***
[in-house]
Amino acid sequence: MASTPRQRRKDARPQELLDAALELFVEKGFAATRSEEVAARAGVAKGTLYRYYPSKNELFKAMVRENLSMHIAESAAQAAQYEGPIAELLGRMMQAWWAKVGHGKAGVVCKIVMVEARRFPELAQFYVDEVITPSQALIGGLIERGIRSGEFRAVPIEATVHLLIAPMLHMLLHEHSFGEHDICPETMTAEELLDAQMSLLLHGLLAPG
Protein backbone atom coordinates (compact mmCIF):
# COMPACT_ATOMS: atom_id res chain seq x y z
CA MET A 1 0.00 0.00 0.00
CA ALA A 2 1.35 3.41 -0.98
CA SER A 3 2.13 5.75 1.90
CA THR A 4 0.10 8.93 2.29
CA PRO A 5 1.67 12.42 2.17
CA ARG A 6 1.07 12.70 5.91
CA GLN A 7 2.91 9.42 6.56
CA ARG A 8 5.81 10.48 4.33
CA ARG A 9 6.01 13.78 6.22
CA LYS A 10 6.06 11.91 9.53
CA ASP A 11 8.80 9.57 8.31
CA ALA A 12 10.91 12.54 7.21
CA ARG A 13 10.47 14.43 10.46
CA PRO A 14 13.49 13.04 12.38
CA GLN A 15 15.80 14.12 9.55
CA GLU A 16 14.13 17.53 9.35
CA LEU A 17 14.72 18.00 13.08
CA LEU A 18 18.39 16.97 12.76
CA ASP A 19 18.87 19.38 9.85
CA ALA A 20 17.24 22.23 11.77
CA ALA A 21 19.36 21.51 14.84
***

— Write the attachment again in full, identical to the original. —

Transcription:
[in-house]
Amino acid sequence: MASTPRQRRKDARPQELLDAALELFVEKGFAATRSEEVAARAGVAKGTLYRYYPSKNELFKAMVRENLSMHIAESAAQAAQYEGPIAELLGRMMQAWWAKVGHGKAGVVCKIVMVEARRFPELAQFYVDEVITPSQALIGGLIERGIRSGEFRAVPIEATVHLLIAPMLHMLLHEHSFGEHDICPETMTAEELLDAQMSLLLHGLLAPG
Protein backbone atom coordinates (compact mmCIF):
# COMPACT_ATOMS: atom_id res chain seq x y z
CA MET A 1 0.00 0.00 0.00
CA ALA A 2 1.35 3.41 -0.98
CA SER A 3 2.13 5.75 1.90
CA THR A 4 0.10 8.93 2.29
CA PRO A 5 1.67 12.42 2.17
CA ARG A 6 1.07 12.70 5.91
CA GLN A 7 2.91 9.42 6.56
CA ARG A 8 5.81 10.48 4.33
CA ARG A 9 6.01 13.78 6.22
CA LYS A 10 6.06 11.91 9.53
CA ASP A 11 8.80 9.57 8.31
CA ALA A 12 10.91 12.54 7.21
CA ARG A 13 10.47 14.43 10.46
CA PRO A 14 13.49 13.04 12.38
CA GLN A 15 15.80 14.12 9.55
CA GLU A 16 14.13 17.53 9.35
CA LEU A 17 14.72 18.00 13.08
CA LEU A 18 18.39 16.97 12.76
CA ASP A 19 18.87 19.38 9.85
CA ALA A 20 17.24 22.23 11.77
CA ALA A 21 19.36 21.51 14.84